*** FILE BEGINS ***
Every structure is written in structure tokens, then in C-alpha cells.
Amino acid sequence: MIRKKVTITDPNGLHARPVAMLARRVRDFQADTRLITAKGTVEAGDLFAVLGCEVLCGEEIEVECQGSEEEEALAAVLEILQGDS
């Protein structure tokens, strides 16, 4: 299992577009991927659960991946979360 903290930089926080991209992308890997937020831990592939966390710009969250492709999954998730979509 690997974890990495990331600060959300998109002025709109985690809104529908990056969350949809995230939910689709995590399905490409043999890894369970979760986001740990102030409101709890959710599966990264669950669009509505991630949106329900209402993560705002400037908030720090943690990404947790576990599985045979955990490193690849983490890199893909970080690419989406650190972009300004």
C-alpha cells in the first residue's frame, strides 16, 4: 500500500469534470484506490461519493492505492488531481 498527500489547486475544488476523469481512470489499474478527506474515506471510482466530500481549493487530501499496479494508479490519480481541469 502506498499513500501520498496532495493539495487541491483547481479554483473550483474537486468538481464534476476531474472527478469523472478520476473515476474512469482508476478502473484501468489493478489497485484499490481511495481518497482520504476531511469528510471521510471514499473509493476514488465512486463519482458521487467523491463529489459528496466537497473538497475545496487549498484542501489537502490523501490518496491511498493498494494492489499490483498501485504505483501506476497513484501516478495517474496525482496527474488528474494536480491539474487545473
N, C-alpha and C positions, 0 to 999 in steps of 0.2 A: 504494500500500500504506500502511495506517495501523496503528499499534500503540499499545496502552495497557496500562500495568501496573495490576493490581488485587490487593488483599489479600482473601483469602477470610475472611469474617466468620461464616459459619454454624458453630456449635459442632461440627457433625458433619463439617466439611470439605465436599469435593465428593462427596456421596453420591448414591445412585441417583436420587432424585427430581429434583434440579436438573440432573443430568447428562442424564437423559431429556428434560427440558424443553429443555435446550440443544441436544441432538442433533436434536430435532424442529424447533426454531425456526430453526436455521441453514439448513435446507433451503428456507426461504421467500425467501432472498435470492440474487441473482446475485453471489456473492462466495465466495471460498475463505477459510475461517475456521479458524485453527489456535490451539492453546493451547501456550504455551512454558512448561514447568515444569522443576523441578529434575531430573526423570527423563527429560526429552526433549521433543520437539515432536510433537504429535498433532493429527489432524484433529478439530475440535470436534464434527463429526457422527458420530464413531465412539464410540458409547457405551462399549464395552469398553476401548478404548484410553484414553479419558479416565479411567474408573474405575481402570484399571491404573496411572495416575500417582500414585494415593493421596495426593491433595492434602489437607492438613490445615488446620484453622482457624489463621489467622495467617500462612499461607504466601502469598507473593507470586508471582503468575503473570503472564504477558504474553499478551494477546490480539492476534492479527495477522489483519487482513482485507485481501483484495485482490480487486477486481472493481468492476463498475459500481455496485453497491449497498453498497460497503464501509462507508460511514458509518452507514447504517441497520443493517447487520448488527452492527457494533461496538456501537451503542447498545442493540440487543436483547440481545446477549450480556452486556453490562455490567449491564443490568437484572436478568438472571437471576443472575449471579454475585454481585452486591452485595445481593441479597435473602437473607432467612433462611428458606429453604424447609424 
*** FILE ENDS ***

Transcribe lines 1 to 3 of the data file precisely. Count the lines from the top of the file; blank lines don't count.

Every structure is written in structure tokens, then in C-alpha cells.
Amino acid sequence: MIRKKVTITDPNGLHARPVAMLARRVRDFQADTRLITAKGTVEAGDLFAVLGCEVLCGEEIEVECQGSEEEEALAAVLEILQGDS
């Protein structure tokens, strides 16, 4: 299992577009991927659960991946979360 903290930089926080991209992308890997937020831990592939966390710009969250492709999954998730979509 690997974890990495990331600060959300998109002025709109985690809104529908990056969350949809995230939910689709995590399905490409043999890894369970979760986001740990102030409101709890959710599966990264669950669009509505991630949106329900209402993560705002400037908030720090943690990404947790576990599985045979955990490193690849983490890199893909970080690419989406650190972009300004």